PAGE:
An object of the invention is to provide a bio-medical electrode device which is small, compact and sufficiently thin to be used in dynamic environments, such as by a pilot under flightconditions, and under a variety of we ternal forces.

Another object of the invention is to provide such an electrode device which will maintain aconstant or fixed conductive path with the skin throughout the application of either a negative or positive pressure to the skin area supporting the electrode, and a corollary object'is to provide such a device which is insensitive to displace} ment.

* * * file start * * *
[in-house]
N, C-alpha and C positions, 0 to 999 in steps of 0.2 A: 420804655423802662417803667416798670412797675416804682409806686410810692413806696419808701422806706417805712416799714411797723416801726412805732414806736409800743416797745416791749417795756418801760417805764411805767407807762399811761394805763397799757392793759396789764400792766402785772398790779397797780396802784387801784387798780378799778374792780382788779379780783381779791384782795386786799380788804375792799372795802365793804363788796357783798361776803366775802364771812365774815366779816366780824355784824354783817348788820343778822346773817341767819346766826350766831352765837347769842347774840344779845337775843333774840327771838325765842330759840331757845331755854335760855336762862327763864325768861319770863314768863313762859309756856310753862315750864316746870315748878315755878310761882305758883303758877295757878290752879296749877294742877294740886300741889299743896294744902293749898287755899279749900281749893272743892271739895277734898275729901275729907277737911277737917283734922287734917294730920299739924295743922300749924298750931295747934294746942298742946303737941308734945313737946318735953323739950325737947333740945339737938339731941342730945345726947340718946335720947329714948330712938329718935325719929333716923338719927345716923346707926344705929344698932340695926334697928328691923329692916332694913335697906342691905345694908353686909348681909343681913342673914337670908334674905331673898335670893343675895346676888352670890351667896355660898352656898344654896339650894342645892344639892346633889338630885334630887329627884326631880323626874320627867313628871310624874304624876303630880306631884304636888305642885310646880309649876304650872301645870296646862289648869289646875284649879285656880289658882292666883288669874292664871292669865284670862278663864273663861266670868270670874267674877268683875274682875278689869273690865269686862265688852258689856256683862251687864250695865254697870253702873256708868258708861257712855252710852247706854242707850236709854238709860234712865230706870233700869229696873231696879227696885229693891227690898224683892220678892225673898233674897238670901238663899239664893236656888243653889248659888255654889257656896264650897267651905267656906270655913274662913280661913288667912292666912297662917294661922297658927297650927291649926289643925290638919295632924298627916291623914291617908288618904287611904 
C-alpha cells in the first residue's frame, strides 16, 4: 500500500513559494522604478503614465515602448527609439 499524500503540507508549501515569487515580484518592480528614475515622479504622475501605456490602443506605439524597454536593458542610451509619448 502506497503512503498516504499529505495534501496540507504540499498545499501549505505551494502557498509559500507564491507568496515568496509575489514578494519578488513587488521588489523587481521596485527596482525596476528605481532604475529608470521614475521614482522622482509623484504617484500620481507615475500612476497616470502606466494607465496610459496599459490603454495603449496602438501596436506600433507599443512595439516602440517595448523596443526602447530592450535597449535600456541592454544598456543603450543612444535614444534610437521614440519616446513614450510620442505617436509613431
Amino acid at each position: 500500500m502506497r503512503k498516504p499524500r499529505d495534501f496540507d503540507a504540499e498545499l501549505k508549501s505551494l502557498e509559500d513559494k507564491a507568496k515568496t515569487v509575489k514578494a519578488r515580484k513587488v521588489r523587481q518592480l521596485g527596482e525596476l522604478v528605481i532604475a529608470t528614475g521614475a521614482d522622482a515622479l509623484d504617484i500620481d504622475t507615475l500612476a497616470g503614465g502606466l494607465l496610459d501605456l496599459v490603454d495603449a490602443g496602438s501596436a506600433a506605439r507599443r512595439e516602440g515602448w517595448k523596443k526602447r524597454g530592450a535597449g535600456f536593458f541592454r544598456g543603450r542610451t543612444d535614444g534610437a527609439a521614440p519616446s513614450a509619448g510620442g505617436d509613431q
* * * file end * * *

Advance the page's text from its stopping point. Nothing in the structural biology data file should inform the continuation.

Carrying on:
cost per application; and which can be used over relatively long periods of time without developinginstabilities.

Other objects and many of the attendant advantages of this invention will be readily appreciated asthe same becomes better understood by reference to the following detailed description when considered in connection with the accompanying drawings wherein: I

FIG. 1 is an exploded perspective elevation View of the electrode patch assembly; and

FIG. 2 is an enlarged vertical section through an assembled electrode unit adhered to a skin surface of a subject. I